The aquarium they built in the basement of this huge building that overlooks the Thames and the Houses of Parliament is a rainy-day rip-off, that parts fools from their hard-earned cash with a skill that is only bettered by the amusement arcade next door. There is, of course, a branch of McDonald's, but at least it's tucked away so as not to spoil the vast curved frontage that makes County Hall one of the most imposing buildings in London. You don't have to be a student of architecture to appreciate this monumental white elephant - which is frankly just as well, because the building is the best reason for eating there.
There can't be many restaurants in London with a grander entrance. You pass under a vaulted tunnel into a hidden courtyard, whose centrepiece is a six-tiered fountain covered in immaculate grass. Granite plinths flank bronze doors, opened by commissionaires in braided uniforms who point the way down a long, oak-lined corridor to what used to be the Chairman's Reception Room.
That's when you notice the clash between old-fashioned elegance and corporate culture. Tourists huddle around an electronic touch-screen set bang in the middle of beautiful panelling, and a modern check-in desk sits opposite an 18th-century fireplace. County Hall is now the London Marriott Hotel, with 200 beds and a health club. It is a Travel Inn, part of a chain which began by offering cheap beds by the roadside - and despite the marble columns, the designers have not quite managed to exorcise the spirit of their own past.
County Hall Restaurant works hard to present itself as a prestigious dining emporium for the knowing and the chic, rather than a pretentious canteen tacked onto a mediocre hotel. There can't be much passing trade, though: my lunch date spent half an hour trying to find the entrance, which gave me plenty of time to look around.
The main room was large and light, thanks to spotlights in the white plaster ceiling that made the pale oak walls shine, but there was a large abstract painting where a picture window should have been. Although every chair was positioned to face the Thames, only the tables underneath the two windows get a really good view. The rest of us had to crane our necks and stare past the suits to watch sightseeing boats cruising on the listless grey water. It might have been better to sit in the second room, which curved along the balcony.
All the little details had been copied from the Modern Guide To Serving Posh Nosh: maitre d' in black, wooden floor, white china and linen, plain glass and an orchid on every table. The waiters were eager and charming (out of gratitude, I suppose, since the place was half empty) and looked the part in powder- blue shirts and white aprons. They certainly had more personality than their workplace, which resembled a boardroom rearranged for a wedding.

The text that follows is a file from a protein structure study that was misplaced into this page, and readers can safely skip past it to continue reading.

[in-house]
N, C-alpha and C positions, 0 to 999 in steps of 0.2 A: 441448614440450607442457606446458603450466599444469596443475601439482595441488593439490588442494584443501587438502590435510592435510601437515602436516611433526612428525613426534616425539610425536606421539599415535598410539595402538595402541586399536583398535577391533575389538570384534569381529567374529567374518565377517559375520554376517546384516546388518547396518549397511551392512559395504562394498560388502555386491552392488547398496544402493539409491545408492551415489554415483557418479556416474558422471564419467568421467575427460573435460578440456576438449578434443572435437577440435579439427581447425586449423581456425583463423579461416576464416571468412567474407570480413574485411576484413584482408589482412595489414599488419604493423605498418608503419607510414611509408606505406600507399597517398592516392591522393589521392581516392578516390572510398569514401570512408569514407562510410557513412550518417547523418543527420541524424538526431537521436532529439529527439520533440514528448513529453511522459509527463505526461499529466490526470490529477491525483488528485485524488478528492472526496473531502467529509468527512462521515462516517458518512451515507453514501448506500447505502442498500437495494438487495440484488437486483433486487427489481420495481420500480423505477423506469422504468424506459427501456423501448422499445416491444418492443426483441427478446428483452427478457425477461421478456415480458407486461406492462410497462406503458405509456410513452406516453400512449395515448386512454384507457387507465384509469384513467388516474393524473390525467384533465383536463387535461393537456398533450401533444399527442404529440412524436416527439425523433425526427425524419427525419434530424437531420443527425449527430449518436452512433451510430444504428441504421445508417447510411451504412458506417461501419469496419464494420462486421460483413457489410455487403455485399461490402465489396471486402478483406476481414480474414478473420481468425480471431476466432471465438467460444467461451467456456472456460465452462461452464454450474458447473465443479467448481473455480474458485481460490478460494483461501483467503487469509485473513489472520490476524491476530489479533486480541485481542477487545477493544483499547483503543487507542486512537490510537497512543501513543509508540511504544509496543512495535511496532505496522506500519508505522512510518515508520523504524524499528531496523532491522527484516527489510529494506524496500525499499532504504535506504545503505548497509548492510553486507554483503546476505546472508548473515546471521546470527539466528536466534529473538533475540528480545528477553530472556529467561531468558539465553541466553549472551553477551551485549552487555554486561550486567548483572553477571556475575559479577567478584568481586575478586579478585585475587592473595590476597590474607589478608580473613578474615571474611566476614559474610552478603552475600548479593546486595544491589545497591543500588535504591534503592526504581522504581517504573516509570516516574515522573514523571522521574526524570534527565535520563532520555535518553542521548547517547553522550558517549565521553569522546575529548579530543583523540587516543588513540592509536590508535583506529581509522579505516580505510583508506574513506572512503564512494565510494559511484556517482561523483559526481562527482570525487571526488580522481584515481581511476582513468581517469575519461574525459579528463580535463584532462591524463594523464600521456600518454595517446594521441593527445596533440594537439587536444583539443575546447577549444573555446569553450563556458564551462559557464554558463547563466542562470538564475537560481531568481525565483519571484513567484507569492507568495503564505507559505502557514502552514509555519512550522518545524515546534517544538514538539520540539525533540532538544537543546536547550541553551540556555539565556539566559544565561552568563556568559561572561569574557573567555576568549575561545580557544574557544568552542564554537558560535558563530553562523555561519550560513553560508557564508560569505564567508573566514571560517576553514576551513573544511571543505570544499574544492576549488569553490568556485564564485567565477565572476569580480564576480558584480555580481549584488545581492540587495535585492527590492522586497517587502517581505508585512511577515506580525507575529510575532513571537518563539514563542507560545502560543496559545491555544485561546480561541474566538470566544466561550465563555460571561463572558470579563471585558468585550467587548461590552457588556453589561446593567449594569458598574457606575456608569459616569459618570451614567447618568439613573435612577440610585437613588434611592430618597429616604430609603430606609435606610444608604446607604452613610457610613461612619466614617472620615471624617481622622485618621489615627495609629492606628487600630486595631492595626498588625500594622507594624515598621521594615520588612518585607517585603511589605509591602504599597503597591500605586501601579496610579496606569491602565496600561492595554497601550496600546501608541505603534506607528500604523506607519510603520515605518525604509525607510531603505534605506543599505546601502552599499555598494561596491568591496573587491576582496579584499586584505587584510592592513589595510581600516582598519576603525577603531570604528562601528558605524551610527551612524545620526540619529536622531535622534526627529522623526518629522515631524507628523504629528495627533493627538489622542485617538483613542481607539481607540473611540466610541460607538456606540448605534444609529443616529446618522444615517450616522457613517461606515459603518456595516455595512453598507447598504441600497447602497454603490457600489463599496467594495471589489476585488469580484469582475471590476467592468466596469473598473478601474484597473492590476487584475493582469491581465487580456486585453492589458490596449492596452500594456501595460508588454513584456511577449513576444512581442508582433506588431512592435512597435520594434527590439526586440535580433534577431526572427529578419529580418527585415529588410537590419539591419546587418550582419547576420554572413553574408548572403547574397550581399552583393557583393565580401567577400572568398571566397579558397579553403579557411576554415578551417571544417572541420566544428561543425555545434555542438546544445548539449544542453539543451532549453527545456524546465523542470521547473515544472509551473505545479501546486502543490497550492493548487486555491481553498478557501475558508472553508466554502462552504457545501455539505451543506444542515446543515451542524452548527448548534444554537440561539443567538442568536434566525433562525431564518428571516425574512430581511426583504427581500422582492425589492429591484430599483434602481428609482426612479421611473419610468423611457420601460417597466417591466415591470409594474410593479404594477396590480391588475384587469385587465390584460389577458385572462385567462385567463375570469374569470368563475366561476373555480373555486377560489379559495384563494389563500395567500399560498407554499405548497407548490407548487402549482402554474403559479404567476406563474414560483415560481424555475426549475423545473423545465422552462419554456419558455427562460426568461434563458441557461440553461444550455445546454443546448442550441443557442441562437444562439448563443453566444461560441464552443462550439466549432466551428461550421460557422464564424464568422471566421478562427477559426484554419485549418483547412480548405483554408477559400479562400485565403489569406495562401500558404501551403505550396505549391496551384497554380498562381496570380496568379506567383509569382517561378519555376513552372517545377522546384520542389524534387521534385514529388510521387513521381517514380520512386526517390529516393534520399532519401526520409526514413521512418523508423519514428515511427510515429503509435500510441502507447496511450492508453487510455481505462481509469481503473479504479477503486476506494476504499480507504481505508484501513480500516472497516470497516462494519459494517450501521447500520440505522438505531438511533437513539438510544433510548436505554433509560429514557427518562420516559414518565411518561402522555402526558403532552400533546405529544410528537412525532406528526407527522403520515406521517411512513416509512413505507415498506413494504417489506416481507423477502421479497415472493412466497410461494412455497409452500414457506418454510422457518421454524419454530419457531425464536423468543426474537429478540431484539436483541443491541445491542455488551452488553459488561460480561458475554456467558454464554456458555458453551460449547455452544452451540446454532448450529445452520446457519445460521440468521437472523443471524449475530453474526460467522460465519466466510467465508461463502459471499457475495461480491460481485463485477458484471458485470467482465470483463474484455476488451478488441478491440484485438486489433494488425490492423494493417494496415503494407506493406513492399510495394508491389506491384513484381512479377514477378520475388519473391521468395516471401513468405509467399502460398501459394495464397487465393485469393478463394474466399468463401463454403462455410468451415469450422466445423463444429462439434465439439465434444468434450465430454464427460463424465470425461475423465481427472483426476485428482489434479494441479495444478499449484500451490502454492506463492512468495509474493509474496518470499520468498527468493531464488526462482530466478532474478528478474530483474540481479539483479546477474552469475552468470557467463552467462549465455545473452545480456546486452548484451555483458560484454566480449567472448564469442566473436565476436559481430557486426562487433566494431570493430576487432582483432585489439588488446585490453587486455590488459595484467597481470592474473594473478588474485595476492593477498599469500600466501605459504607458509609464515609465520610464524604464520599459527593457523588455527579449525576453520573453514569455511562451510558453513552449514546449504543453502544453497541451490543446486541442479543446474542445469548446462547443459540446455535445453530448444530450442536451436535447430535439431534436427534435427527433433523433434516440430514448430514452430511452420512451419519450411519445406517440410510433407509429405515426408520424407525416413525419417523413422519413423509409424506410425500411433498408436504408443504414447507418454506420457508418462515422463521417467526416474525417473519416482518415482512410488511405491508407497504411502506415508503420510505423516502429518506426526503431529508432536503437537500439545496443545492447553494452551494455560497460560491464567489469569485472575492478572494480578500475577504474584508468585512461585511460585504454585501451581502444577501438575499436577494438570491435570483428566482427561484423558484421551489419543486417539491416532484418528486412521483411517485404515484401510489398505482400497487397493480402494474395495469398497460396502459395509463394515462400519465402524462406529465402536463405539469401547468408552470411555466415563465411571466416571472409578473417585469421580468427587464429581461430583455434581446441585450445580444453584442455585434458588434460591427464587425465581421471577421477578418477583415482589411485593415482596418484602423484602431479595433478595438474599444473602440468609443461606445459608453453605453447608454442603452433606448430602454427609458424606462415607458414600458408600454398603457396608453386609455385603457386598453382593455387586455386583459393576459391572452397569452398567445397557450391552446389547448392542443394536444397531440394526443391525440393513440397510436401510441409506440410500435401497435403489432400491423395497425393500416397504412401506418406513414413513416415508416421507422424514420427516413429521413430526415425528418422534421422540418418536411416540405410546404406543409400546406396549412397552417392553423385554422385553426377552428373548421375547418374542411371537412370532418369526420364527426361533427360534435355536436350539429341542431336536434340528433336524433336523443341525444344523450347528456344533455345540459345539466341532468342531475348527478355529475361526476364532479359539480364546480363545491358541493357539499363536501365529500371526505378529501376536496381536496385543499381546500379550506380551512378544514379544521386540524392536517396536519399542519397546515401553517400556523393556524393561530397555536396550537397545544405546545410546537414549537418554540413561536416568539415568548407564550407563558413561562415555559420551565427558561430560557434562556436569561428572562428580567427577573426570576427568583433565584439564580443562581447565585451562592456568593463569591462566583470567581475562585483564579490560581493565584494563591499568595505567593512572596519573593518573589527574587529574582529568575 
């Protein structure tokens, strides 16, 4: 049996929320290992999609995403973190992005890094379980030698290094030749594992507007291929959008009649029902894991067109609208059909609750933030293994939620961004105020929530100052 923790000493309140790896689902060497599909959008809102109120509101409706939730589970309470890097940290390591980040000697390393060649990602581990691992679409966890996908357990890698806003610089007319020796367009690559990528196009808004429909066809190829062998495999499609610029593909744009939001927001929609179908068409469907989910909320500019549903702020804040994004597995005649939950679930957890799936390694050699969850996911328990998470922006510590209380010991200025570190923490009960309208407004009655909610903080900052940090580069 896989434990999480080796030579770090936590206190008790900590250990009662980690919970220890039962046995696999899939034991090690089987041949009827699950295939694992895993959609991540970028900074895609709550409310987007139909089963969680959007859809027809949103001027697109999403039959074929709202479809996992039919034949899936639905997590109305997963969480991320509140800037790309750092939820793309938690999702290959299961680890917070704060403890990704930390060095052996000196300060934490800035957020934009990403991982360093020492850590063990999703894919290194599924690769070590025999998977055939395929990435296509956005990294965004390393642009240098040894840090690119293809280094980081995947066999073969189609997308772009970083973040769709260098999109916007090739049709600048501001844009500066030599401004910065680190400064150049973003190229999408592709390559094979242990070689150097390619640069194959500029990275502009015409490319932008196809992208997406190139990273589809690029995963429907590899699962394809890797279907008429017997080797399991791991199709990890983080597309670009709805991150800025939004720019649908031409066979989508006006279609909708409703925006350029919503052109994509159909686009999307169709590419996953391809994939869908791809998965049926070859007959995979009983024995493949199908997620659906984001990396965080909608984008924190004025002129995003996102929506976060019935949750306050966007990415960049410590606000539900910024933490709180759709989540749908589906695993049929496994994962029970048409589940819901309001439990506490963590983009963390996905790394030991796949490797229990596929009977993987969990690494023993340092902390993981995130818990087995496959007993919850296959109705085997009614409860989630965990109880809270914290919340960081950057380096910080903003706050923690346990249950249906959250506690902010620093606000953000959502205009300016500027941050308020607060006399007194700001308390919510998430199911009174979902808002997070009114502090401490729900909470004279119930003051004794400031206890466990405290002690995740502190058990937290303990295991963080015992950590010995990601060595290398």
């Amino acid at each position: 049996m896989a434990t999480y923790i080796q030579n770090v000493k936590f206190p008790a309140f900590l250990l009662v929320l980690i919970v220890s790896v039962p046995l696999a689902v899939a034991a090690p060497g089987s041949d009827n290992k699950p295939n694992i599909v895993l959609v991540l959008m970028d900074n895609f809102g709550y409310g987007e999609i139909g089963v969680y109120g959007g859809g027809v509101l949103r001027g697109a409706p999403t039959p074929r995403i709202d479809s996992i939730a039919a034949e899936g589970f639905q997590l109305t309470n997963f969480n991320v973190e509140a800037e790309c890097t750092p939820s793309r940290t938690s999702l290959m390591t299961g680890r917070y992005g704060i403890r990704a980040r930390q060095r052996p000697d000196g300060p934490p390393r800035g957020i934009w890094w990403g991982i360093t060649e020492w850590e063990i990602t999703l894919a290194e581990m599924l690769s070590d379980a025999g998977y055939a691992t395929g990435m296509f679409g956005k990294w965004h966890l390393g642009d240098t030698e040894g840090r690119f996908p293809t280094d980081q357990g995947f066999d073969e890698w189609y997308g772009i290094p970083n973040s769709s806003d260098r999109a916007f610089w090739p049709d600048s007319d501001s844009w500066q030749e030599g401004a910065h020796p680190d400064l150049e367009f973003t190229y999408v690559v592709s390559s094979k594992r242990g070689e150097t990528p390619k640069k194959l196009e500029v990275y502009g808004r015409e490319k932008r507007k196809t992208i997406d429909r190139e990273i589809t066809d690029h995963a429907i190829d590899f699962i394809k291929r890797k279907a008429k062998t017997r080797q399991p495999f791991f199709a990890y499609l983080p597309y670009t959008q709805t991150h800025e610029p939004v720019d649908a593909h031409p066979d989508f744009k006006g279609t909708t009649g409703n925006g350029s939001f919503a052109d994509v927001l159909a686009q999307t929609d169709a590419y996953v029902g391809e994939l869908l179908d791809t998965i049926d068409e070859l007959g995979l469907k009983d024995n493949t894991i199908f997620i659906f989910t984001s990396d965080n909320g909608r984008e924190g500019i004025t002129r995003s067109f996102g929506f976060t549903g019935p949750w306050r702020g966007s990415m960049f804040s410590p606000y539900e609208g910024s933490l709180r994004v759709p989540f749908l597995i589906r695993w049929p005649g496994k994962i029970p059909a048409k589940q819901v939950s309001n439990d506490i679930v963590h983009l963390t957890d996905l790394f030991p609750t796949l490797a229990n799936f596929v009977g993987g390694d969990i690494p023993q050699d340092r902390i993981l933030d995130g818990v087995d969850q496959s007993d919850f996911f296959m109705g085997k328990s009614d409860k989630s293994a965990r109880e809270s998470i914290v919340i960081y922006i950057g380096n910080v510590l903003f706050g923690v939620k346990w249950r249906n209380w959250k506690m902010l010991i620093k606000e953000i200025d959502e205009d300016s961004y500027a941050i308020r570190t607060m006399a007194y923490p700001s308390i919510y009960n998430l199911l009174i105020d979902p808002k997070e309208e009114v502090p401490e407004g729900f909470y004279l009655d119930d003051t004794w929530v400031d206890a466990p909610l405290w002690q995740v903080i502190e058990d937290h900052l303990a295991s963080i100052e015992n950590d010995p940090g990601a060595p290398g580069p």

The menu offered premature thanks to the head chef David Ali, who used to cook in the Canteen at Chelsea Harbour, and the restaurant's adviser Richard Corrigan, for their "flair and passion". It also promised innovation, which was far from the truth, unless you consider onion tart, Caesar salad or roast lamb to be revolutionary. This is the same safe food you can find in business restaurants all over Britain. The overheads must be high, because the mark-up is huge: pounds 7.50 for a tiny square of rabbit with prunes and hazelnuts in jelly was so exorbitant as to make the taste irrelevant. Not that the rabbit had much.
The last refuge of the over-charging scoundrel is the fancy French name. If you want to charge too much for a small portion of soup made from sweetcorn, egg yolks, butter and cream, then call it "Veloute of Corn" and wait for some sucker who is trying to impress his companion. The generous chef threw in a single piece of ravioli stuffed with crab and ginger and a couple of trendy rustic rolls. My veloute had a refreshing vanilla aroma and a light, frothy taste, but serv-ing it in a mug with a handle just invited comparison with Cup-a-Soup.
Baulking at pounds 19 for a piece of Dover sole, my friend ordered the less expensive Confit of Duck Leg served with cardamom rice, black beans and spring onions. "Oriental," was his verdict, unsurprisingly.
At first sight there seemed hardly anything to my fillet of beef, carefully arranged in the middle of a plate without visible accompaniment. Hidden underneath the meat was a splendidly stodgy little flan filled with peas and potatoes. On top was a horseradish remoulade, with only the slightest hint of horseradish in the mayonnaise binding some shredded celeriac. I had asked for the beef to be medium rare and that's exactly what it was, with a moist pink centre. Splendid, honest meat.
The wine list was divided into helpful categories like "fuller-bodied and sometimes spicy" for those of us who tend to point and hope. Let's not talk about the price of our bottle of red, Rosemount GSM McLaren Vale 1995, because by the time the last drop of its warm, wintery magic had run down our throats we were past guilt or worry. For a few moments, as we shared meat and wine, County Hall seemed more than an ordinary room with ideas above its station. But those moments passed.
Desserts were a fiver each, which was just about OK for a thin slice of chocolate tart served with bourbon ice-cream. The Wonton with Lemon Curd and Papaya sat on a suspiciously neon red sauce. By coffee we were the last diners left. In the melancholy light of mid-afternoon we started feeling sentimental about the GLC, a sign that it was time to go home. My own policy suggestion for those who want to explore County Hall and enjoy the river view at a fraction of the price is to walk straight past the restaurant to the end of the corridor, and take afternoon tea in the Library Lounge.Reuse content